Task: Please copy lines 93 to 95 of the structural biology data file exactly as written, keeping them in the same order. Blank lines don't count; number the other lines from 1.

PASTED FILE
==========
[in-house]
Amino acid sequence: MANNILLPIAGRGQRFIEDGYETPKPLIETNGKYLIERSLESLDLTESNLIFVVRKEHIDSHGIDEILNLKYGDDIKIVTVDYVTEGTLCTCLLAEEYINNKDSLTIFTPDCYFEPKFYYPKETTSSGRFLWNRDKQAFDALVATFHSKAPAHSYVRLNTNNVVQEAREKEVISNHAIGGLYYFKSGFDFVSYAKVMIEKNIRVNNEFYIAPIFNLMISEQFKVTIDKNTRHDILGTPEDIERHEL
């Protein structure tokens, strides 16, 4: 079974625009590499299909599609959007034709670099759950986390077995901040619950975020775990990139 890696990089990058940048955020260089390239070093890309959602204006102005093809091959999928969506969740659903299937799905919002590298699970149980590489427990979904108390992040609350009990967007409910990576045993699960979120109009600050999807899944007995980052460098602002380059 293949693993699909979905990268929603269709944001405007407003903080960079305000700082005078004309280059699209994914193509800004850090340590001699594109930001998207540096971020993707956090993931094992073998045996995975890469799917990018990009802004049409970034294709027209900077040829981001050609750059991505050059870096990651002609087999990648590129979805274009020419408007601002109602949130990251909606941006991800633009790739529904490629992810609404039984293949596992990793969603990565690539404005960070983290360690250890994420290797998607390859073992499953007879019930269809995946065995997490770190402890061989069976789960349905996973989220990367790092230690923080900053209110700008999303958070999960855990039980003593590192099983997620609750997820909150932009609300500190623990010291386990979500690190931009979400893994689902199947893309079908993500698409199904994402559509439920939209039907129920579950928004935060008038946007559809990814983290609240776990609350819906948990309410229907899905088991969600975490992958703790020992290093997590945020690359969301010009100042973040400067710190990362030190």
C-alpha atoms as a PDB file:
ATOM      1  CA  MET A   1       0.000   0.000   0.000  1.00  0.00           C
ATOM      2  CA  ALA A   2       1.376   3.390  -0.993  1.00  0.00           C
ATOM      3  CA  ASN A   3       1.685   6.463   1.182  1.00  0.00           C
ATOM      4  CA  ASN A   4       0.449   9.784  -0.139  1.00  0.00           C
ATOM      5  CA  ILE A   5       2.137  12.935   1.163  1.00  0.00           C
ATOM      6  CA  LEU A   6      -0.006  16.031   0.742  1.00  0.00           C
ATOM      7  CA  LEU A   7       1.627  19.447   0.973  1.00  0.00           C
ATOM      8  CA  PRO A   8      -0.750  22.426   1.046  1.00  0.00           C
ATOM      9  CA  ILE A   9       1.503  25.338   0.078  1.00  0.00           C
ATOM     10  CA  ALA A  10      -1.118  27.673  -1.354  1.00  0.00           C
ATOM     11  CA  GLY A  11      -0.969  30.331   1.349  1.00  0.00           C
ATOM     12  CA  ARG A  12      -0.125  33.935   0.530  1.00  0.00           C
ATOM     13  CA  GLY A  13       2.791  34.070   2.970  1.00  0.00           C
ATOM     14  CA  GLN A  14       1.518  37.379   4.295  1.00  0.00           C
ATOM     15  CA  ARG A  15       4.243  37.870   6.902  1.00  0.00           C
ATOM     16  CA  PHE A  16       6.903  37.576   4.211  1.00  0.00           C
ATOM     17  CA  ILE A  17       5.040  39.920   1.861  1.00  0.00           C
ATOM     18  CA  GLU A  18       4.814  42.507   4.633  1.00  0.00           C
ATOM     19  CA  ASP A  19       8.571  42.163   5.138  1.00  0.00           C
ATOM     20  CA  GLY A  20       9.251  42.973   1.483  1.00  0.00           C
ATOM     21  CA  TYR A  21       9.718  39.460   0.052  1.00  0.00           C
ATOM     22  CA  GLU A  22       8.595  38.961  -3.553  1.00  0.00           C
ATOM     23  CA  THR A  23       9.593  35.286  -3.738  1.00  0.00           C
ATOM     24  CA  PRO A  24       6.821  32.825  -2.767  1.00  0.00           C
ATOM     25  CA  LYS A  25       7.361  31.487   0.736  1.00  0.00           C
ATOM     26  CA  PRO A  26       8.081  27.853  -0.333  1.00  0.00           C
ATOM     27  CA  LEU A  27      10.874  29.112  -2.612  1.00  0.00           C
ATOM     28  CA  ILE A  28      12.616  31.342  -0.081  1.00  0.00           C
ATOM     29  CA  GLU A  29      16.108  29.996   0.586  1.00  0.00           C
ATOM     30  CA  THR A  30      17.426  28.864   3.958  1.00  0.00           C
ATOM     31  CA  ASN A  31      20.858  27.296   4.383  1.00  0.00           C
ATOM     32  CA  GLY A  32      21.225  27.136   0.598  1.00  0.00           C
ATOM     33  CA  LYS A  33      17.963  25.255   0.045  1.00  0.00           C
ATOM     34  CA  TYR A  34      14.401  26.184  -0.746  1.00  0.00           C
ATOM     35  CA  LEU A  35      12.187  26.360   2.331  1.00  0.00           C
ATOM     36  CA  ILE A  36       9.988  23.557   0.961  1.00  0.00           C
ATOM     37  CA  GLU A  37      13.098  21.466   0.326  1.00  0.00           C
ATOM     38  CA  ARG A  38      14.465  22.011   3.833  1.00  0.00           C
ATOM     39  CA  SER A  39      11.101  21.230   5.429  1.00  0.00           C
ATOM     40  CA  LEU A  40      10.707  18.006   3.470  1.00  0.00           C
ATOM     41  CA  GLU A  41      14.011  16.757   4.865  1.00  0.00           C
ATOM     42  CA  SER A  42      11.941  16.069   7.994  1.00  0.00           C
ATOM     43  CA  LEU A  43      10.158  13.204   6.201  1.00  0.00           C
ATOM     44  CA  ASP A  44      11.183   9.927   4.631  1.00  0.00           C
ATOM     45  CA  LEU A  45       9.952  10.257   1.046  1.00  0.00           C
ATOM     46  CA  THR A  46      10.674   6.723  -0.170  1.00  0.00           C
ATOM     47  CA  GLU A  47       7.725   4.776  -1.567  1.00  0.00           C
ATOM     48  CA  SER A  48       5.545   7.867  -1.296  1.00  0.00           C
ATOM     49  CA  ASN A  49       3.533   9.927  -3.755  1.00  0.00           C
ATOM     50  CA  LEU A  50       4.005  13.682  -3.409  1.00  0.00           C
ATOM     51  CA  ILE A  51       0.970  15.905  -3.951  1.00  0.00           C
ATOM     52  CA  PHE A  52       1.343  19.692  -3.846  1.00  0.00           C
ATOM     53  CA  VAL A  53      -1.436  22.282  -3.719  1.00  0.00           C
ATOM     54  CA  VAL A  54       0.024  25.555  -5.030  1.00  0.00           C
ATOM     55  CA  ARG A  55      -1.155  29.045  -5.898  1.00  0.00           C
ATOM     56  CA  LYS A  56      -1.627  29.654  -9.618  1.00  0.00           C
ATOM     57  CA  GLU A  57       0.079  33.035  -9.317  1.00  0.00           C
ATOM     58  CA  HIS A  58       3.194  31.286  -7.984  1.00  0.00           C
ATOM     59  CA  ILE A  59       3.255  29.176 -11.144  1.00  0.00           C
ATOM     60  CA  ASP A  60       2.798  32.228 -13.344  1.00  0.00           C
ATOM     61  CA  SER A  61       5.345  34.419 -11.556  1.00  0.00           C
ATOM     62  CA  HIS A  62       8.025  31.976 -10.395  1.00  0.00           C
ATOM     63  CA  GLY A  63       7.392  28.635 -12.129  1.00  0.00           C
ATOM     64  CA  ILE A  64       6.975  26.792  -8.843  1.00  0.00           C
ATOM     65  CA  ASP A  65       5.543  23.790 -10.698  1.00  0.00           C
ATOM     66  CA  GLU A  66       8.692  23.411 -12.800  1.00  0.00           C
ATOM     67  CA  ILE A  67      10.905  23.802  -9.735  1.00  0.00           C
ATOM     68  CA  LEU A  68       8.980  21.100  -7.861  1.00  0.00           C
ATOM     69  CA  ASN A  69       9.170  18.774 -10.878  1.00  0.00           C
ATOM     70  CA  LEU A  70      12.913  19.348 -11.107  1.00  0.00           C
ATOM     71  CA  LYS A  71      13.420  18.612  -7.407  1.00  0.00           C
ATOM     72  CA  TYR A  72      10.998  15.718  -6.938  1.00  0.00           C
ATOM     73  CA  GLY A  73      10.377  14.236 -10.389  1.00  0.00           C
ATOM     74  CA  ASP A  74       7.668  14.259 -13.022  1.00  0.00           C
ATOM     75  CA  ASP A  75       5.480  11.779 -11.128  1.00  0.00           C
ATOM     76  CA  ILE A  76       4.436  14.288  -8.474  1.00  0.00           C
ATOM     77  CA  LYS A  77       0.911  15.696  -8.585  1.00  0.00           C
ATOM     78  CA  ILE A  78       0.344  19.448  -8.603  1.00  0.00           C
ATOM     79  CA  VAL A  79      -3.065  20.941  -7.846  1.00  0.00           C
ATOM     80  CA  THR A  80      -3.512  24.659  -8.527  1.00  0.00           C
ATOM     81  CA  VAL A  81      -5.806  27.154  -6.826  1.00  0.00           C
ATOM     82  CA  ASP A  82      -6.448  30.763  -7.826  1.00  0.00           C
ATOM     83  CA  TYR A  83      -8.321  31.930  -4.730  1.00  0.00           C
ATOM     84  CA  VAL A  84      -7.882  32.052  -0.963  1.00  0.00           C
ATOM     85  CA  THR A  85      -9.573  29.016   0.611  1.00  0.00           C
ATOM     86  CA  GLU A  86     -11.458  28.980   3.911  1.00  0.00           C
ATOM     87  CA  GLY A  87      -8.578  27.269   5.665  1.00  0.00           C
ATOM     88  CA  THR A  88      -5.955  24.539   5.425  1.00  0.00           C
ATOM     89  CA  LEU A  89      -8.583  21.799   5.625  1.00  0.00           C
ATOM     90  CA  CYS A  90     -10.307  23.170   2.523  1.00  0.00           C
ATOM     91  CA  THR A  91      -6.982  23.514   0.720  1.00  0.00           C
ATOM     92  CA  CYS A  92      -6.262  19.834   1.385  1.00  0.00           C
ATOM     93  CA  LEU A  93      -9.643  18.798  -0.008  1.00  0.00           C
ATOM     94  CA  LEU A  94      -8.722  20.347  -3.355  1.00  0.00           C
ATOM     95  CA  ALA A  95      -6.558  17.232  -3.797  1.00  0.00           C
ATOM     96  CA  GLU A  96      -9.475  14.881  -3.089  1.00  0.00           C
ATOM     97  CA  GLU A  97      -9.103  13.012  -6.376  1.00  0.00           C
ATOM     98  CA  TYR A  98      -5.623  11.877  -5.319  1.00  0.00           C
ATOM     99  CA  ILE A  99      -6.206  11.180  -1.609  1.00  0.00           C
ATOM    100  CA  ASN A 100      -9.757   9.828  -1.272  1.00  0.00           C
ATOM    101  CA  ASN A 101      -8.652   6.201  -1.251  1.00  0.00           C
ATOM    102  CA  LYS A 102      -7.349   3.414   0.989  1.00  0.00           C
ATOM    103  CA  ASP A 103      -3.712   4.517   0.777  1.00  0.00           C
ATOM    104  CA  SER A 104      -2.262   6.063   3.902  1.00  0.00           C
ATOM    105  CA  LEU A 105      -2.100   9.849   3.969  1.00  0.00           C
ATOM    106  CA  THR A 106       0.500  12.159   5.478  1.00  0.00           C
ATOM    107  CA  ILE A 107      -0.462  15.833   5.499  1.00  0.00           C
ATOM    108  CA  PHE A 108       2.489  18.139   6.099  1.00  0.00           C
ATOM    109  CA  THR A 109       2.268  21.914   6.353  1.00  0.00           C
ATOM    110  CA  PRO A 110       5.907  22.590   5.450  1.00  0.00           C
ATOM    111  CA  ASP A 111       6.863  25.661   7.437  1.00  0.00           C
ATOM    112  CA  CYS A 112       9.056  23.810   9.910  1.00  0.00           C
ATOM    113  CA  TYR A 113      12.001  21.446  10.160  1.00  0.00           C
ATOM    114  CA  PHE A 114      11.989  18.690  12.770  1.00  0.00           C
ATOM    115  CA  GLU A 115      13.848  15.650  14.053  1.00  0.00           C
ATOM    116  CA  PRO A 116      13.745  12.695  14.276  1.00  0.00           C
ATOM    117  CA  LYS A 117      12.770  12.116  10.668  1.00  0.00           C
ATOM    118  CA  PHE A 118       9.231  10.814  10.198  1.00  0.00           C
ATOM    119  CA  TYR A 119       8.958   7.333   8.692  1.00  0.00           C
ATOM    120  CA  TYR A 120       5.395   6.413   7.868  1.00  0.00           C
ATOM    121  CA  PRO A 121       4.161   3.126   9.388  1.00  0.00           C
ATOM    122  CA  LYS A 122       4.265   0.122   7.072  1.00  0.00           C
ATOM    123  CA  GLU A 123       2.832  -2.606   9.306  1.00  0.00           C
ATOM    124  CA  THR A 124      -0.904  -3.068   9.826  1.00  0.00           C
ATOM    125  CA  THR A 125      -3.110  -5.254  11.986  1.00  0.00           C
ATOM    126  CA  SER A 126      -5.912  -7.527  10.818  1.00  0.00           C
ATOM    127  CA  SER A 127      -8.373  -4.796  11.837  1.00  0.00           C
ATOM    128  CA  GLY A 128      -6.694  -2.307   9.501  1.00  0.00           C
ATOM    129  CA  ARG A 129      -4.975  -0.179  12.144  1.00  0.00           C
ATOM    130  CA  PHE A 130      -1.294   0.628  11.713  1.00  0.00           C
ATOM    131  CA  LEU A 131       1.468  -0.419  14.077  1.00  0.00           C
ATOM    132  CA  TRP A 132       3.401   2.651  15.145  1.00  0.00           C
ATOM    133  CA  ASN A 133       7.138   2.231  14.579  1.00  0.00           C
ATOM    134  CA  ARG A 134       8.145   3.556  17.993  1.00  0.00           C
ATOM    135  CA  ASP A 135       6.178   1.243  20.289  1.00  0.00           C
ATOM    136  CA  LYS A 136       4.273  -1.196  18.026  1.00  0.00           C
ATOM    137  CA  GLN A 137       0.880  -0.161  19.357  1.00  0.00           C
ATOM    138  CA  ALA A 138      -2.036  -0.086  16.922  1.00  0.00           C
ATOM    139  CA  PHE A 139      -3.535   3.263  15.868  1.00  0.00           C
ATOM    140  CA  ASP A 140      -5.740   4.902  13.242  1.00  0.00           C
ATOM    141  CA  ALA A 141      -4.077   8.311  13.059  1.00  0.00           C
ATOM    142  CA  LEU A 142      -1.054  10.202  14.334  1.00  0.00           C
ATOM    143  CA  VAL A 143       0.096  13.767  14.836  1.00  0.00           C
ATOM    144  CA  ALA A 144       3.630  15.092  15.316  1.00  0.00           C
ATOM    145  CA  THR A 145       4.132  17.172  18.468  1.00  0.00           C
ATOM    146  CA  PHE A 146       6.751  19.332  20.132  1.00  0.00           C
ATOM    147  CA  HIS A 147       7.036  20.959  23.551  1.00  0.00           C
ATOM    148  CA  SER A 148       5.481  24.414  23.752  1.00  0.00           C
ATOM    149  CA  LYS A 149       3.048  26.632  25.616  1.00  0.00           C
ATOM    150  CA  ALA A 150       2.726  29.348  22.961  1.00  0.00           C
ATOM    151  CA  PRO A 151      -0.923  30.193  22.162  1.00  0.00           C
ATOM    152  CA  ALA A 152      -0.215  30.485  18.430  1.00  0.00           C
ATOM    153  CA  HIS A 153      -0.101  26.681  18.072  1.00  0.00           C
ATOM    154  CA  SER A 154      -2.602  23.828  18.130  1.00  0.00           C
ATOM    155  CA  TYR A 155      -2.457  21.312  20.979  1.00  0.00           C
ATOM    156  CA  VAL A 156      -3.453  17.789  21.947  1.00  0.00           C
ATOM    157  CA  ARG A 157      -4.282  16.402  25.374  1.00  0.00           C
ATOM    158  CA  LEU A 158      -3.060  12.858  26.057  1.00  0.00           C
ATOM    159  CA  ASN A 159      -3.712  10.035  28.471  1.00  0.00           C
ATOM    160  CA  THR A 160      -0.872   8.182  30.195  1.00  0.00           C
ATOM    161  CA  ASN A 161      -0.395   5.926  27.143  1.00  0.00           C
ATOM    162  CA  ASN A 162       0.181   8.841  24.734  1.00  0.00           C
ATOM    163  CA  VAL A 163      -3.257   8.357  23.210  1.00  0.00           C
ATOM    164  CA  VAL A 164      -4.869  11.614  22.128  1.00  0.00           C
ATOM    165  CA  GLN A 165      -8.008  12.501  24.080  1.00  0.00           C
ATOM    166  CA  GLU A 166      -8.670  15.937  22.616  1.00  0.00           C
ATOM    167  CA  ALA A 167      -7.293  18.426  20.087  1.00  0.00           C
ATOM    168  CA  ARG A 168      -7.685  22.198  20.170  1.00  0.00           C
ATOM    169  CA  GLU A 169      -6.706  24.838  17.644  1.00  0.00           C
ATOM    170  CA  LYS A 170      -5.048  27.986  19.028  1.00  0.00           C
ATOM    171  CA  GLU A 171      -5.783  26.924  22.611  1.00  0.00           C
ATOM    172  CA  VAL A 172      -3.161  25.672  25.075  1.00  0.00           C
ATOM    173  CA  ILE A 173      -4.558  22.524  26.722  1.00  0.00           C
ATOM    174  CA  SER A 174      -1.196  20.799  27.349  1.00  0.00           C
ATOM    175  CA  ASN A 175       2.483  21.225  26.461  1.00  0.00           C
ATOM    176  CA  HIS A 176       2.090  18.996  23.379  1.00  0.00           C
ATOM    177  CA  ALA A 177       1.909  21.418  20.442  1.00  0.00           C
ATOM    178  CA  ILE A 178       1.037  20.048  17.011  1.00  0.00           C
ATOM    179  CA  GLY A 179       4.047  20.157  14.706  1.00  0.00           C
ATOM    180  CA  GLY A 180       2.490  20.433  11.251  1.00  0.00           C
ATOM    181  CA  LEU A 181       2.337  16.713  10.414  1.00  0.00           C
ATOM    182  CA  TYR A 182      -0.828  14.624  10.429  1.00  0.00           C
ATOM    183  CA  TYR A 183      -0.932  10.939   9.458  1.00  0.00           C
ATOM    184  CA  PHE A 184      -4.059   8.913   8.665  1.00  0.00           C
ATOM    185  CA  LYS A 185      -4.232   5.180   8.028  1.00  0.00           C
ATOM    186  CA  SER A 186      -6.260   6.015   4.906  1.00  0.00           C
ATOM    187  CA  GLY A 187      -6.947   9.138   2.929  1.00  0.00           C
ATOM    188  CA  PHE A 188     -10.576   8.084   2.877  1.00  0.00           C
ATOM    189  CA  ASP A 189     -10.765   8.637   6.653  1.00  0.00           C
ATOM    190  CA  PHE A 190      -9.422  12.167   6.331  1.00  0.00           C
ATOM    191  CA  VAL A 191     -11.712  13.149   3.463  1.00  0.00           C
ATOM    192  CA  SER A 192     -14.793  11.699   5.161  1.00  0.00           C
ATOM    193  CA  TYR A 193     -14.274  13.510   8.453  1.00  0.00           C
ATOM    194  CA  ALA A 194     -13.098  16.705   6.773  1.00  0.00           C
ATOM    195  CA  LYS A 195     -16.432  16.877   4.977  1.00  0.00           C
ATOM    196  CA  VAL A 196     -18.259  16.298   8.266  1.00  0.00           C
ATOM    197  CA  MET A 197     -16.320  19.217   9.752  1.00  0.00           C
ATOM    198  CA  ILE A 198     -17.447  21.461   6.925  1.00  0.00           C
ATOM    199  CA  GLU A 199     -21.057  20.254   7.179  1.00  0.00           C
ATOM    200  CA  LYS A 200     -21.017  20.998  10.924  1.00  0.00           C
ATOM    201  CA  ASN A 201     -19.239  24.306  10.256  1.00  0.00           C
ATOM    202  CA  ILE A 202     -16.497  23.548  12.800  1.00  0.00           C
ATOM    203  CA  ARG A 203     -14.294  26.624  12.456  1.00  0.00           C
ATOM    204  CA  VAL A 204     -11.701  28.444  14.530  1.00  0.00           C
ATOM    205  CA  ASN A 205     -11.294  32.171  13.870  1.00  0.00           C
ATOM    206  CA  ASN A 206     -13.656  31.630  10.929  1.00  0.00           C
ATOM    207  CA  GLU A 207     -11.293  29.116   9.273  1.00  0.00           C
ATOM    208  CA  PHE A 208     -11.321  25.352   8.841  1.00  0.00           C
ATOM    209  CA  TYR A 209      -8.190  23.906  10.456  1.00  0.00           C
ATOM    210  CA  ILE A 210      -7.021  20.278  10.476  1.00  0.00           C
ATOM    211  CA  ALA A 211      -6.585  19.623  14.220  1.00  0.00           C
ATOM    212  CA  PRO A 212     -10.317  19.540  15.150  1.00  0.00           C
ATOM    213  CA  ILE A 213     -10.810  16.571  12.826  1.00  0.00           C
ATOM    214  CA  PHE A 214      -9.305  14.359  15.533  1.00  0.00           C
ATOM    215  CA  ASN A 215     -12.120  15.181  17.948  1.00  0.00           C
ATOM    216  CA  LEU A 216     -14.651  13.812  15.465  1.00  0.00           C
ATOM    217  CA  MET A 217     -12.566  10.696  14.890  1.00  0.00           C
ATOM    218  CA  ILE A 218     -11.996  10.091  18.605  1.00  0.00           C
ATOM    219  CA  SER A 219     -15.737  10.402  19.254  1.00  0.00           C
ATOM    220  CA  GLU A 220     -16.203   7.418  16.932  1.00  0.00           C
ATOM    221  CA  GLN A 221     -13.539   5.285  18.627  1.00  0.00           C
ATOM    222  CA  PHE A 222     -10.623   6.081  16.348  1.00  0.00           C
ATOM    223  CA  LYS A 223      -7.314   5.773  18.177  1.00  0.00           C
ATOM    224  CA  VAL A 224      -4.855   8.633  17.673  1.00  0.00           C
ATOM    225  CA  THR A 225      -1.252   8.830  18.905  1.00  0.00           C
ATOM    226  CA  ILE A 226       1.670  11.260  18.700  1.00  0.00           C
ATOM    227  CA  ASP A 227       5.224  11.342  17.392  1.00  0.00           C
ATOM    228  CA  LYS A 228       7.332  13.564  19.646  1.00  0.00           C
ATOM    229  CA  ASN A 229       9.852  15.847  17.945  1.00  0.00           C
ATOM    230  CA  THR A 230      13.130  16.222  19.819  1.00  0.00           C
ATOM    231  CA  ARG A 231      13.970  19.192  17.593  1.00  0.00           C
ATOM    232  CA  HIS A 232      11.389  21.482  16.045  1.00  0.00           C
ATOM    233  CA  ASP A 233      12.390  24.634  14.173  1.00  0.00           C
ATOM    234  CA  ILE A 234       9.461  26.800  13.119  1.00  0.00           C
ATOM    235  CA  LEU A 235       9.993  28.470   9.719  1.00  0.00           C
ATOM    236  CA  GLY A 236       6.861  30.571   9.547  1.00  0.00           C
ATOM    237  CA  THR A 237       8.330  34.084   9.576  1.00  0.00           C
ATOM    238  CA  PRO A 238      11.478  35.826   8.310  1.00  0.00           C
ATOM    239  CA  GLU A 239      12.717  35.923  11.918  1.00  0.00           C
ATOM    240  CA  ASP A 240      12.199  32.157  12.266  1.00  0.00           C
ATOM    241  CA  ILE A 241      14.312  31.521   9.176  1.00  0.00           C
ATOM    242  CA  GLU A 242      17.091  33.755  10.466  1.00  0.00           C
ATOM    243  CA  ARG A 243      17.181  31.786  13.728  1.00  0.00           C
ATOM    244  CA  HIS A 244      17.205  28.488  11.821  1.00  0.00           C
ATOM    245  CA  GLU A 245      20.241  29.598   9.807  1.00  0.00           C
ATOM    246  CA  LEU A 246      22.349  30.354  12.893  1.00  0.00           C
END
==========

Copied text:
ATOM     89  CA  LEU A  89      -8.583  21.799   5.625  1.00  0.00           C
ATOM     90  CA  CYS A  90     -10.307  23.170   2.523  1.00  0.00           C
ATOM     91  CA  THR A  91      -6.982  23.514   0.720  1.00  0.00           C